What follows is an interview with the gracious Michael Britt after the acquisition of his third Anderson and first Crowdster Acoustic.
TAGW: Hi Michael, thanks for being an Anderson Guitar Player! Lonestar is a major force on the Country Music scene and it seems like your touring schedule has been quite busy. What has it been like? How many dates will you play this year?
Michael: Actually, quite busy was when we first started out, playing bars and casinos. We averaged about 250 shows a year for the first couple of years, so with travel days we were only home about a month a year. Now that we all have families, we try to have more of a balance between home and work. We’re currently playing about 90 shows a year and we’re also gone for promotional tours and things like that, but it’s still a whole lot better than in the early days. Plus, the conditions are better—nice bus, separate hotel rooms (a must), toy trailer (scooters and cycles), and a new basketball goal on the trailer. We’re really spoiled now.
TAGW: You also have a new album out, your first studio album in three years, “Let’s Be Us Again.” What have the preceding albums been like and how does this one differ?
Michael: I think our music has changed somewhat over the years due to influences ranging from our families to different producers to just plain getting a little older. I hesitate to say, “growing up.” When we started, we were younger, still playing in bars and our producers, Don Cook and Wally Wilson, saw us as a younger extension of Brooks & Dunn so our music was a little more honky-tonk.
After a couple of CDs like that, we really felt like we needed more of our own identity so we recruited monster guitarist/producer Dann Huff to produce our records. At the same time we were coming into our own as artists, not being quite as new to the business, and we wanted to showcase our talents so we picked songs that highlighted Richie’s abilities as a vocalist and stretched us musically as well. This change turned out to be a hit and we had five number one songs in a row on the “Lonely Grill” CD, and Dann’s been our producer ever since.
Our new CD, “Let’s Be Us Again” is a little different in that we co-wrote almost all of the songs along with some great writers in Nashville, and for me it’s different because it’s got a boatload of guitar on it. I usually play about three guitar solos per album but I think I have like 9 on this CD, so hopefully people like guitar solos. The music is a little lighter for the most part and I think a little more accessible. There are some fun up-tempo songs and a couple of sweet family songs and a couple of strong ballads as well. And there’s more guitar, did I mention that?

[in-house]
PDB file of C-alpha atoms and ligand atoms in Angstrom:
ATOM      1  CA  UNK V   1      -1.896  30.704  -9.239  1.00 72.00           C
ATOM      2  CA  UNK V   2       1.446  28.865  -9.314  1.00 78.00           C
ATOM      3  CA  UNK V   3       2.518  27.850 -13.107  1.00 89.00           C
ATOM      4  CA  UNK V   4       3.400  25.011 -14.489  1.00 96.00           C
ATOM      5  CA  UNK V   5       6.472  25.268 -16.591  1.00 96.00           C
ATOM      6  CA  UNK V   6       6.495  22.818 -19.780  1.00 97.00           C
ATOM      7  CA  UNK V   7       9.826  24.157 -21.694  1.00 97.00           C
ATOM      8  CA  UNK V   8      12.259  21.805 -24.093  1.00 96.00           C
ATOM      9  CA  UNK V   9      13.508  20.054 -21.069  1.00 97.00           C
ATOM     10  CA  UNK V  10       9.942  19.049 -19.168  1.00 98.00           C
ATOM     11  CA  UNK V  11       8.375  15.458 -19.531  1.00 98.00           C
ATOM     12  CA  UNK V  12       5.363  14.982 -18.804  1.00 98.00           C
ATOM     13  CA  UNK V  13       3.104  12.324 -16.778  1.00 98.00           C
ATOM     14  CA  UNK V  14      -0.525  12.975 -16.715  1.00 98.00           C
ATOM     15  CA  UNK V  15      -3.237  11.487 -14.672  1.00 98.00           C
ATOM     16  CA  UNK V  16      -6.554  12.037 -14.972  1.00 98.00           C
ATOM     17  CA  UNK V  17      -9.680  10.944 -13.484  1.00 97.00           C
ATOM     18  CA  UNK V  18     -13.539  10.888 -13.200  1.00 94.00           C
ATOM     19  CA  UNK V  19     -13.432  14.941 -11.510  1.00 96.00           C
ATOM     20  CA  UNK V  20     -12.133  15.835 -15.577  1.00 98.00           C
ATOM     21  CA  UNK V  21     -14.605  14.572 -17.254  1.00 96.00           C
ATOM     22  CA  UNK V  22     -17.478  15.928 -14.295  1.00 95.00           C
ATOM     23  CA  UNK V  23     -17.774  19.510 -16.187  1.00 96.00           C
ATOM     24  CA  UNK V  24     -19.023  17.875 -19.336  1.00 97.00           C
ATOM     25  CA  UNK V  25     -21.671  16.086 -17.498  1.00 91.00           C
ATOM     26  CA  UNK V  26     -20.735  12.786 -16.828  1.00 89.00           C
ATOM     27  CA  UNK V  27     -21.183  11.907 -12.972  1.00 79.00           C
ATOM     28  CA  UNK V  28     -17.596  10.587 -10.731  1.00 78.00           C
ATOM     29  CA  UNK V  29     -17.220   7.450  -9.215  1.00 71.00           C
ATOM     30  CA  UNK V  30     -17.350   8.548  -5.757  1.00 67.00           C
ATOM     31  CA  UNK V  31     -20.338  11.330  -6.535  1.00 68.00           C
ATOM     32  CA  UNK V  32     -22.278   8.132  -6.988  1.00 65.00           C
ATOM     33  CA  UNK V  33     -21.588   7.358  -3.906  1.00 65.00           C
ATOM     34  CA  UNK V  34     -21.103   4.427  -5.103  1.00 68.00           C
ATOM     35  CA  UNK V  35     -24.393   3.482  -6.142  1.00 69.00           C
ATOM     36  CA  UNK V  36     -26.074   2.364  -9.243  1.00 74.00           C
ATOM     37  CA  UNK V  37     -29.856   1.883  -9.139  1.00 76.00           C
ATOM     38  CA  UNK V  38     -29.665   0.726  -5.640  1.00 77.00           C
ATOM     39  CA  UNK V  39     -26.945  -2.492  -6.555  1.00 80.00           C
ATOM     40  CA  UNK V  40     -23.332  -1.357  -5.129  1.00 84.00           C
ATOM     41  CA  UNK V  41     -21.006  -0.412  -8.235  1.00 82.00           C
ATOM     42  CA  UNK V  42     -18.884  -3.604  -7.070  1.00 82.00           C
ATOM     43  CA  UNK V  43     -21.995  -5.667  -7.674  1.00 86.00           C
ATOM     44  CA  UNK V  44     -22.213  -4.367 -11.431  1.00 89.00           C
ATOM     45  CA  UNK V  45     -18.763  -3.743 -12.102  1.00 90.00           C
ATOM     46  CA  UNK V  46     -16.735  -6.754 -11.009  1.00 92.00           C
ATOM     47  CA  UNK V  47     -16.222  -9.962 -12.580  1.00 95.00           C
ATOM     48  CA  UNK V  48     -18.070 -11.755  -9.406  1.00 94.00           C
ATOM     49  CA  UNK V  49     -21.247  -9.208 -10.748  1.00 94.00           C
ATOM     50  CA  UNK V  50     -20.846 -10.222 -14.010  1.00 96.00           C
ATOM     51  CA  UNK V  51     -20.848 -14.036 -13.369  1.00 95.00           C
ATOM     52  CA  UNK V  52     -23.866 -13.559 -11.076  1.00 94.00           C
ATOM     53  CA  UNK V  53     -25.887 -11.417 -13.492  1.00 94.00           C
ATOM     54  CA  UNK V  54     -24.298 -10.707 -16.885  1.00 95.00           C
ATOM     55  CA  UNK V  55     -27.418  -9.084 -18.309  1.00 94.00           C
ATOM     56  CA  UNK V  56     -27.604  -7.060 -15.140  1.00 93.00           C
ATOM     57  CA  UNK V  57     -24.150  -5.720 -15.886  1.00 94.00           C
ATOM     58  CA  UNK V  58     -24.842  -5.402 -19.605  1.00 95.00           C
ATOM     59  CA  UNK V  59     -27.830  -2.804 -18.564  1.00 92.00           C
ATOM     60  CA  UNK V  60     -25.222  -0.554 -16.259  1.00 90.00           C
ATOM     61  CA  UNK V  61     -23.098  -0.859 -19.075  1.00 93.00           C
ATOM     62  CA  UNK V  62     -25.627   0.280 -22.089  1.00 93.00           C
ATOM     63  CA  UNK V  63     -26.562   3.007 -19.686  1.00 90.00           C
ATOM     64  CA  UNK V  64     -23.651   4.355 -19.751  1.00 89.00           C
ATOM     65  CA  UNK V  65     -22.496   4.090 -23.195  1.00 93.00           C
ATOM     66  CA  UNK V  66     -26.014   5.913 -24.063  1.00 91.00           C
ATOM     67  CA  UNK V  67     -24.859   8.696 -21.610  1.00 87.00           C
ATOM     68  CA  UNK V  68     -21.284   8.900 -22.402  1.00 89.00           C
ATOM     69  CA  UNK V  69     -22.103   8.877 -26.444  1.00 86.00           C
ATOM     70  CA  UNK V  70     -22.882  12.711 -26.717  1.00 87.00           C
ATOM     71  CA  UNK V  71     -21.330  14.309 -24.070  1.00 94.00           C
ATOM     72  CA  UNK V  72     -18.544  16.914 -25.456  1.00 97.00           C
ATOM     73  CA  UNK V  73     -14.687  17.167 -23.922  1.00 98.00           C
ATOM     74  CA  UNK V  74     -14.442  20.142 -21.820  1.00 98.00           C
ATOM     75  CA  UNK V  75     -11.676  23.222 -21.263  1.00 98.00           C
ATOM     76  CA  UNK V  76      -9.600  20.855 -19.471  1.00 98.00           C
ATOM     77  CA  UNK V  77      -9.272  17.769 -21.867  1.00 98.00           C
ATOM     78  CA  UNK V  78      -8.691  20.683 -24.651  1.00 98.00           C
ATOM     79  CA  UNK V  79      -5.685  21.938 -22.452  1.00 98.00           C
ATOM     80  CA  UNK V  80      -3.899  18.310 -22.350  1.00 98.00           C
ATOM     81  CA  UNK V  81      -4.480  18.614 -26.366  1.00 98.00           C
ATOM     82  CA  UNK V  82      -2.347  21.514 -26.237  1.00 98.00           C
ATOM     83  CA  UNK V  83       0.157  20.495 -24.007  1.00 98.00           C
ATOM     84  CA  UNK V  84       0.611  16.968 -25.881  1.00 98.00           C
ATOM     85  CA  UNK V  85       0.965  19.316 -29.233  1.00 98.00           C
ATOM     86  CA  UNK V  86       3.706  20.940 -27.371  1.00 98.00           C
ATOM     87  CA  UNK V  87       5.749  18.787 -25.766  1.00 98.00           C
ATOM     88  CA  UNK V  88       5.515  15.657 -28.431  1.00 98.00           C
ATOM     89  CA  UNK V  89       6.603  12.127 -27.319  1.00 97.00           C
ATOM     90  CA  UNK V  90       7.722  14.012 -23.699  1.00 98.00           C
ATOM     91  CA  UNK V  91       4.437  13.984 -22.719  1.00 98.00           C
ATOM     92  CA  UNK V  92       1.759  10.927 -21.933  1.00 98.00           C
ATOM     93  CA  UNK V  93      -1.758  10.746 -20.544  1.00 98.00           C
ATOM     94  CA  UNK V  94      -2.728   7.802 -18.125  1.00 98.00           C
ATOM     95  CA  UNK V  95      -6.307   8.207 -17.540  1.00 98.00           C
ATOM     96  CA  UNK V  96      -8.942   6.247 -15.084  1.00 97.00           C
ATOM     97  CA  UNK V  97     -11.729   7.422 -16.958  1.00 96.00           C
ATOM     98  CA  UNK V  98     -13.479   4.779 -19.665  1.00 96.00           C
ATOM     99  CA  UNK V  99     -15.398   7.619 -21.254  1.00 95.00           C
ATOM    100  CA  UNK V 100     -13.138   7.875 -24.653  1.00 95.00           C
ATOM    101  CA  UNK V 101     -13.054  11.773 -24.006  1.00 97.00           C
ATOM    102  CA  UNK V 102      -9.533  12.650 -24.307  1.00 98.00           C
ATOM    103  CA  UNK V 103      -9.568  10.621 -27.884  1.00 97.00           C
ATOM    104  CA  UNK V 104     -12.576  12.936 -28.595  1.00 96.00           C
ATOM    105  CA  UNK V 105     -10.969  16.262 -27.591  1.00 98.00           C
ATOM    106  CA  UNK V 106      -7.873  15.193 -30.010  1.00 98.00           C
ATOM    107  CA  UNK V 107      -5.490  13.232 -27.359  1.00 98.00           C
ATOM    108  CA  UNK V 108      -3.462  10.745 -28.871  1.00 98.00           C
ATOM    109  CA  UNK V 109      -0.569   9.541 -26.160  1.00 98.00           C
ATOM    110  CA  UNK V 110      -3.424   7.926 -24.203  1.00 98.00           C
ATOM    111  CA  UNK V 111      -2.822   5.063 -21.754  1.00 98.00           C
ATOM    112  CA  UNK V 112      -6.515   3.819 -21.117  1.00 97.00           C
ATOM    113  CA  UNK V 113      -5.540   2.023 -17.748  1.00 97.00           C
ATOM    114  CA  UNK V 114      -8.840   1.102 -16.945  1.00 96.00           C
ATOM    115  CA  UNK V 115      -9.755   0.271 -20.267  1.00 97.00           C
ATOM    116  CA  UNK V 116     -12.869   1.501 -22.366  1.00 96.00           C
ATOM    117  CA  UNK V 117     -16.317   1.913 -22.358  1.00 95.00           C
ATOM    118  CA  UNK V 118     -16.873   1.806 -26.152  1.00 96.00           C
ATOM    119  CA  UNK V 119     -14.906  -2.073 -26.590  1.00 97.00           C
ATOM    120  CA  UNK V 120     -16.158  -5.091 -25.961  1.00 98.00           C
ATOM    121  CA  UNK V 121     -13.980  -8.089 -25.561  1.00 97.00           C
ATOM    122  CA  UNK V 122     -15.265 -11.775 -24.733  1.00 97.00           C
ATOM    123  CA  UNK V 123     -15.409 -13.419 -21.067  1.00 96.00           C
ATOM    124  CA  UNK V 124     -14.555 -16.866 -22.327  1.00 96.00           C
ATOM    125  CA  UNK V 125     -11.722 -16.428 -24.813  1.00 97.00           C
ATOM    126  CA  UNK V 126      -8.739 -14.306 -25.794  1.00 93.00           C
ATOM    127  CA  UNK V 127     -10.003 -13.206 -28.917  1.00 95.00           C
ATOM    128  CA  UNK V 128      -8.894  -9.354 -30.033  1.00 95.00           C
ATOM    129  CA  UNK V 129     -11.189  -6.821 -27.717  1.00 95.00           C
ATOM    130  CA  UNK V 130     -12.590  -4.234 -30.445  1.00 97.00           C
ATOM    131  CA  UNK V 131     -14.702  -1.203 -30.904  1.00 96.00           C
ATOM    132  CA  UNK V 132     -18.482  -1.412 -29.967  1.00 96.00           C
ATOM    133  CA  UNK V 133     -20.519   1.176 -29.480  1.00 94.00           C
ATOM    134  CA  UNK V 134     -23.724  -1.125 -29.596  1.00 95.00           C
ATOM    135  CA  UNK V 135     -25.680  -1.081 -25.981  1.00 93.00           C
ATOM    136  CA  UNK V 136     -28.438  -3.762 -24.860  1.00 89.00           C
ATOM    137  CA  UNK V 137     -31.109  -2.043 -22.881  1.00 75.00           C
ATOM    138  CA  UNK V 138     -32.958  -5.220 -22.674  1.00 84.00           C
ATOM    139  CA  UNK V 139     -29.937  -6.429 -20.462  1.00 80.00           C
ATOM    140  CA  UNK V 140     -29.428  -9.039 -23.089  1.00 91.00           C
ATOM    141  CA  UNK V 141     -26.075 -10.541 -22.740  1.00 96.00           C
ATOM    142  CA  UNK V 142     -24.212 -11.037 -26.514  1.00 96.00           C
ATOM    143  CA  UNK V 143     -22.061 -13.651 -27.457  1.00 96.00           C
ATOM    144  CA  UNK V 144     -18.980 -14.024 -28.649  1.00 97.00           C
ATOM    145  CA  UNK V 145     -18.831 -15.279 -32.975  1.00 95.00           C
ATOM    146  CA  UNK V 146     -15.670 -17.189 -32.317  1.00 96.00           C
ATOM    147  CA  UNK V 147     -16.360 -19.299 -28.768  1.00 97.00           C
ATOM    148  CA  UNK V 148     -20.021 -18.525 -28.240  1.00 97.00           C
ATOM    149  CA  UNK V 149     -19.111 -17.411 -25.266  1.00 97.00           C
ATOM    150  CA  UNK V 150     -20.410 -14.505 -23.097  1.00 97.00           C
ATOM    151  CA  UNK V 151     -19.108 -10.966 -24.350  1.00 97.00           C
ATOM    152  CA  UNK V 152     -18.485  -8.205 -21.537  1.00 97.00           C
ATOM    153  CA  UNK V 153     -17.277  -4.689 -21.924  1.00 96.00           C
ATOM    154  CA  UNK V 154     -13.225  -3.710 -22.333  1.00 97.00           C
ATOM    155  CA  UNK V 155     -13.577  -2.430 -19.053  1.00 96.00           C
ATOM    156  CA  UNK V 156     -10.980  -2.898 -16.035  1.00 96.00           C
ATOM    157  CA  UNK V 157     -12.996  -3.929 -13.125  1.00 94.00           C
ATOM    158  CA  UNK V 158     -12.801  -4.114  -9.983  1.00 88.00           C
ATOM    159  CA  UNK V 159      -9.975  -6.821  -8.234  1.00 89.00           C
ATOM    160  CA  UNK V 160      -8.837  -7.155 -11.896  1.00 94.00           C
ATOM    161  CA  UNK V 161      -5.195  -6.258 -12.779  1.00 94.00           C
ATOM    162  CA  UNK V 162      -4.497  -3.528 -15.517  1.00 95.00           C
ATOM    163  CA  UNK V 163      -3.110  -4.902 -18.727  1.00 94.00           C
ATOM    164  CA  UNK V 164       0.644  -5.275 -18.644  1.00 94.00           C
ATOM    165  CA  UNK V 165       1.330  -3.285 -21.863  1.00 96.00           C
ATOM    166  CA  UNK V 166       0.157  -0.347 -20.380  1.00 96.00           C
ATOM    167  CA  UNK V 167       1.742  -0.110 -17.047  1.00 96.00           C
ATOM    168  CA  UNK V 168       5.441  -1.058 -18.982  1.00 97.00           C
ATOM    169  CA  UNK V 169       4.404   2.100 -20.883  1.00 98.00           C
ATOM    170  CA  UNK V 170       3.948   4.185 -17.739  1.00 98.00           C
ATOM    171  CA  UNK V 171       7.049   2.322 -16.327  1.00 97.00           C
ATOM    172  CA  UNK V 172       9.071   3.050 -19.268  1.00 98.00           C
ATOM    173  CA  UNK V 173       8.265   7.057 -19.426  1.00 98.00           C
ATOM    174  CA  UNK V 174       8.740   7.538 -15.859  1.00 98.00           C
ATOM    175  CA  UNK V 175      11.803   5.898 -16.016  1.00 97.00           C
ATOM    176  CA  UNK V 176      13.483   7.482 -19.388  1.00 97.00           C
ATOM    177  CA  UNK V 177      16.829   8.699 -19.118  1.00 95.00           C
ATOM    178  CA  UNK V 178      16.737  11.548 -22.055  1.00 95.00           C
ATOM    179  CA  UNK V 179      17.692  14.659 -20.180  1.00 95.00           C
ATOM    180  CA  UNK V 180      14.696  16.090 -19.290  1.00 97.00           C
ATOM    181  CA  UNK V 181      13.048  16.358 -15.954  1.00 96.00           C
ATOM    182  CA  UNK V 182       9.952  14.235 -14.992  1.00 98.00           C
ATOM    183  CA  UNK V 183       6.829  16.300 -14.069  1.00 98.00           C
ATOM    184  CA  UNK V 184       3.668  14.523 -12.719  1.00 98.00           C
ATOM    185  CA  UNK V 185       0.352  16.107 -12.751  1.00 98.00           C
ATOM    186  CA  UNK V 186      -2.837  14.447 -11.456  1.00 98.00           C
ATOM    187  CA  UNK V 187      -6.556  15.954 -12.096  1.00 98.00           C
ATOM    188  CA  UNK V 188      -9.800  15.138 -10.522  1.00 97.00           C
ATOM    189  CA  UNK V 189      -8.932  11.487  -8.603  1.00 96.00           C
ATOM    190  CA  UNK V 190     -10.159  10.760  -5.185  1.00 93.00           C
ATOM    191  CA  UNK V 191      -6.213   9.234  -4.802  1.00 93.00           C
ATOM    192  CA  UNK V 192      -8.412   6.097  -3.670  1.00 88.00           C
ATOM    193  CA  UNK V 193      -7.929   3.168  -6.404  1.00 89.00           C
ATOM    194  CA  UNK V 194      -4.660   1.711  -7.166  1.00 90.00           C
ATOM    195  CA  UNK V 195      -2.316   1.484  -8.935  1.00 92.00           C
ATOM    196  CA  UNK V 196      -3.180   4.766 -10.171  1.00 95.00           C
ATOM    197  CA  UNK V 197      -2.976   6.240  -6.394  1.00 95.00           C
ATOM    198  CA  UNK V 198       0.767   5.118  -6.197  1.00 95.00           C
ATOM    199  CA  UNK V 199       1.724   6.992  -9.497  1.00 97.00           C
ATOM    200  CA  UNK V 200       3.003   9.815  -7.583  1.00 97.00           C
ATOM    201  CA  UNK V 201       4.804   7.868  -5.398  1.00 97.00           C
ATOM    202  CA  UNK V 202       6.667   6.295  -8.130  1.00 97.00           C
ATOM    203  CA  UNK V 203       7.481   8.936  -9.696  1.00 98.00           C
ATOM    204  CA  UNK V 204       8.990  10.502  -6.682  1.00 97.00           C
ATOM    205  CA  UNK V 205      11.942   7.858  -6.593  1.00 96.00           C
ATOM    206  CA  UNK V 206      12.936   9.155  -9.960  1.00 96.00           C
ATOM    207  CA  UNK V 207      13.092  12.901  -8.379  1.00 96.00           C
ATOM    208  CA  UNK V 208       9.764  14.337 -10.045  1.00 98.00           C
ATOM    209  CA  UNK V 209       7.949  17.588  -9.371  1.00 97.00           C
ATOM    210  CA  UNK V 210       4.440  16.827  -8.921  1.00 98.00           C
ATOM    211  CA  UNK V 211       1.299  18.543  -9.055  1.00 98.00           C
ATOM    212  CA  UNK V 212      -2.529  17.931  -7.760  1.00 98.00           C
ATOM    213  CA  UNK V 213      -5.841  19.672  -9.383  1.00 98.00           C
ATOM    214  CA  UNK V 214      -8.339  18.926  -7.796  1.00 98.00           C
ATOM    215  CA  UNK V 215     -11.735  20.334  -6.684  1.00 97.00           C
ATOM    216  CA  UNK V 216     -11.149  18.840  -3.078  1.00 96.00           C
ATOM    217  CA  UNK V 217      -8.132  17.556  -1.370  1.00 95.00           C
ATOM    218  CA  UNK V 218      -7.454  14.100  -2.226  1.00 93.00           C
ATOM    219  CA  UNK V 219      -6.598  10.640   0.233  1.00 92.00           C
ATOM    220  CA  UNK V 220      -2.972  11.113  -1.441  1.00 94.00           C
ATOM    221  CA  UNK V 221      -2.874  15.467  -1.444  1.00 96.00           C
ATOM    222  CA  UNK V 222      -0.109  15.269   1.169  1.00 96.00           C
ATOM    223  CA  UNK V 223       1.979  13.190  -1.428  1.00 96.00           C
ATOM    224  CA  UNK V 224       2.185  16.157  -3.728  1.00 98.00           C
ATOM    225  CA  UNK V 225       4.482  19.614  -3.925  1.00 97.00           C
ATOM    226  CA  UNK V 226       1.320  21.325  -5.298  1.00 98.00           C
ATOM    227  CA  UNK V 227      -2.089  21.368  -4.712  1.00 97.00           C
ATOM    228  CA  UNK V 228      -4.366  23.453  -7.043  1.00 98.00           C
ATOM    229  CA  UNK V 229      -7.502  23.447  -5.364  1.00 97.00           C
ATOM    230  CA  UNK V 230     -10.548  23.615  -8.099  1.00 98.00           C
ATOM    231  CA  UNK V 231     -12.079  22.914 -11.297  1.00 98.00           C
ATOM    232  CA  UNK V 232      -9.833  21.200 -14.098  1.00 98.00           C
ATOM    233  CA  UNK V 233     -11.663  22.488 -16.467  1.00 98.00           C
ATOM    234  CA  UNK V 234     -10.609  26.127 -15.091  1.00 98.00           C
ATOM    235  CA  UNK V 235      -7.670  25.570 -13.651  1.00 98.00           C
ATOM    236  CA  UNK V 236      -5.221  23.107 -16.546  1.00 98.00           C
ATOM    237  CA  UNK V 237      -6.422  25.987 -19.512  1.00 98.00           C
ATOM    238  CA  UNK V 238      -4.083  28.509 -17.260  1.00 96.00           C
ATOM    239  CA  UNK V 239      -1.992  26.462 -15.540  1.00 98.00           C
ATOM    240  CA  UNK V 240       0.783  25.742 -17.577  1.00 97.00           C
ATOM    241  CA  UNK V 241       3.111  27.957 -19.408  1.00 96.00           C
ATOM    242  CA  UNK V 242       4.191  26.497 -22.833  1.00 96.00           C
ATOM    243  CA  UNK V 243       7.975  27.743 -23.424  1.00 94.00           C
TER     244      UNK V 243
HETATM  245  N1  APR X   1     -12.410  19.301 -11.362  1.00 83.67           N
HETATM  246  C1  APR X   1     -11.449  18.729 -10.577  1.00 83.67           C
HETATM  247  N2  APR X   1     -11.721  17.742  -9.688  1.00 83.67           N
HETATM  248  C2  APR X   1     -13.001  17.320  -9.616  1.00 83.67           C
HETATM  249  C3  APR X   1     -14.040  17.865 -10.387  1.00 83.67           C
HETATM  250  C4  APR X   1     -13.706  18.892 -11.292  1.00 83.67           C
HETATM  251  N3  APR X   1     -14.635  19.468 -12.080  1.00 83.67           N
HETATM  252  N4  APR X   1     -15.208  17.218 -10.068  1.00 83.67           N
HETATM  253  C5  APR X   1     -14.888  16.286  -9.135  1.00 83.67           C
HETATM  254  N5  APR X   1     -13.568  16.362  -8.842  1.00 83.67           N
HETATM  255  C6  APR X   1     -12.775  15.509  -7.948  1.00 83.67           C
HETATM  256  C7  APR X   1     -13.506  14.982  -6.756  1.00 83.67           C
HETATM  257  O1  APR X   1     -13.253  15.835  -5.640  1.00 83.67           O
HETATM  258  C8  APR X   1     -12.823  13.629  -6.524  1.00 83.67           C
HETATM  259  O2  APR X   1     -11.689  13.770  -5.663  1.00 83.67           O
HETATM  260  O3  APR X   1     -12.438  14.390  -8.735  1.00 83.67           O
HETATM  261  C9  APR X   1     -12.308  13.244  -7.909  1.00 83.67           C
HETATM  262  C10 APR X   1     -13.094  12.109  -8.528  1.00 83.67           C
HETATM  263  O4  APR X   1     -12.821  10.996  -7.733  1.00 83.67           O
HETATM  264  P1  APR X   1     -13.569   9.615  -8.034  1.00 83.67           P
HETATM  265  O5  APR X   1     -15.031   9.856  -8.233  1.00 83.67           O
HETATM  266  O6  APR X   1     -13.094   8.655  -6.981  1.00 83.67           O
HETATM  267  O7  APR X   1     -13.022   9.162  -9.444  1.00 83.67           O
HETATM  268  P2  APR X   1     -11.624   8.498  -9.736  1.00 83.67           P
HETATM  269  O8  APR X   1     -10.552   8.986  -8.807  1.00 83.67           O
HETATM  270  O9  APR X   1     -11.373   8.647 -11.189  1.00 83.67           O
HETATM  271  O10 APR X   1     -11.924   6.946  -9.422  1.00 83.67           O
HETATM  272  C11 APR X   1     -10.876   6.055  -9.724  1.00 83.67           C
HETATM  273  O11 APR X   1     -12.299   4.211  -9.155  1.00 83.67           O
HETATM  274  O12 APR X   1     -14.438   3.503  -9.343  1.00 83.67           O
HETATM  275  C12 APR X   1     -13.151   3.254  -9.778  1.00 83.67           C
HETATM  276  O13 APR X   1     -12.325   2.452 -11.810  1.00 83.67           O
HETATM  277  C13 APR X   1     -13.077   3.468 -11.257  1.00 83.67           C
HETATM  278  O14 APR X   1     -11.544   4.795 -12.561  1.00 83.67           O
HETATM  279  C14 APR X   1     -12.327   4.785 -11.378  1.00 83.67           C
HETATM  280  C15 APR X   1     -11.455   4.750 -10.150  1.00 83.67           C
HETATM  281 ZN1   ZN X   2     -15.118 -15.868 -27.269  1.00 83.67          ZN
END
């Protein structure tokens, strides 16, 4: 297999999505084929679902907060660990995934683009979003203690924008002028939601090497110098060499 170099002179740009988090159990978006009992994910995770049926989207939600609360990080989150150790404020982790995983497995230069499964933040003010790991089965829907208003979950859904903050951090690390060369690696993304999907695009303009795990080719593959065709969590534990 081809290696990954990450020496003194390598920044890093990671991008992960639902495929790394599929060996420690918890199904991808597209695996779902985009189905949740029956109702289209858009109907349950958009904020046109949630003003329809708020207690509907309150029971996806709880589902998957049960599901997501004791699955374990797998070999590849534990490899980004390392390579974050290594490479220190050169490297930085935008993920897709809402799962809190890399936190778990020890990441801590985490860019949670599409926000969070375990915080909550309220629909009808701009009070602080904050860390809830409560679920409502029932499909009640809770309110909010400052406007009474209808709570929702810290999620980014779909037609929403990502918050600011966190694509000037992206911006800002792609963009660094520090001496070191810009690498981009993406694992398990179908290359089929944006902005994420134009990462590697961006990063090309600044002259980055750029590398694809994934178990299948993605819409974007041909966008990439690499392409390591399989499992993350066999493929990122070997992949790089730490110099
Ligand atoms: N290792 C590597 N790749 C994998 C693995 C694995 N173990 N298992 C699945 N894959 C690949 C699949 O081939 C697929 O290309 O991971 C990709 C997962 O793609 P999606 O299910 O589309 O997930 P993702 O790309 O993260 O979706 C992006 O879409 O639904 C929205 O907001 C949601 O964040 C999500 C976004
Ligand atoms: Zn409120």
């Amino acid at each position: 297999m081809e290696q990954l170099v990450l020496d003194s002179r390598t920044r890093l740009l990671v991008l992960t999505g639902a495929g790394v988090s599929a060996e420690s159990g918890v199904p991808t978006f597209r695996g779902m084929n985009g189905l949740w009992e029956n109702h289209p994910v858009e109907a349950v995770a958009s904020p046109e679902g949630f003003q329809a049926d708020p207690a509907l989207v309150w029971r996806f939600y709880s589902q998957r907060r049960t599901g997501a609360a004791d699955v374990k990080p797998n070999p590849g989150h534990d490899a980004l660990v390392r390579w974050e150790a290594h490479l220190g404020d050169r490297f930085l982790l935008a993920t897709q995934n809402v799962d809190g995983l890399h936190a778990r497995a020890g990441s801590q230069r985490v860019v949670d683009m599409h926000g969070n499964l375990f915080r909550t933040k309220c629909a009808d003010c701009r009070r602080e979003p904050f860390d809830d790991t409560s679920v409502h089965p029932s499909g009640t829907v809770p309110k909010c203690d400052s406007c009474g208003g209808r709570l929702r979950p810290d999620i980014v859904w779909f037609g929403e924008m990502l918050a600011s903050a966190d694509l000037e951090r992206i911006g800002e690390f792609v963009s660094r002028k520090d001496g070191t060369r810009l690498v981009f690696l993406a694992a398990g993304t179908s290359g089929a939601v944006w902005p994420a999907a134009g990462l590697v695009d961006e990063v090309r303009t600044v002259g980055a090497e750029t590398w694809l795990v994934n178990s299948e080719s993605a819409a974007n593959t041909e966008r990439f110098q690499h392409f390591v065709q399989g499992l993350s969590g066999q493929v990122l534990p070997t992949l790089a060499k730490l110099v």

TAGW: You’ve also been on a lot of TV Shows lately. In fact we saw you letting Dianne Sawyer play your Hollow T Classic on the closing moments of Good Morning America. Is that how you are getting all these TV dates, promising the hosts a chance to play your Anderson on camera?
Michael: Well, that’s usually the deal-breaker. I know how prized Anderson guitars are so when our publicist is pitching Lonestar they always mention, “There’s a chance you may get to play an Anderson guitar…” and it’s amazing how many TV appearances we’ve gotten since they started including that. You have to be careful though because Dianne didn’t really want to give it back. It got pretty ugly seeing her wrestle with my guitar tech.
TAGW: You guys even preformed on The View last Thursday. What songs did you do and who did you let jam on which one of your guitars? Now we are beginning to understand why you need so many Andersons.
Michael: We performed our latest single, “Mr. Mom,” and unfortunately Barbara Walters wasn’t there that day because I’ve heard she can whip out a mean “Smoke on the Wawa” riff. Ok, maybe not.
TAGW: And speaking of Anderson Guitars, which models do you own and play?
Michael: I now have three Andersons. My main guitar is a Hollow T Classic with a Swamp Ash top, Desert Sunset finish (I believe), and a contoured body. I also have a Honey Burst, Drop Top Classic with a Quilted Maple top and a Pearl White pickguard setup with three VA pickups. And my newest Anderson is a Crowdster acoustic with a beautiful Tiger Eye, Maple top.
TAGW: Do you have certain Andersons for certain applications?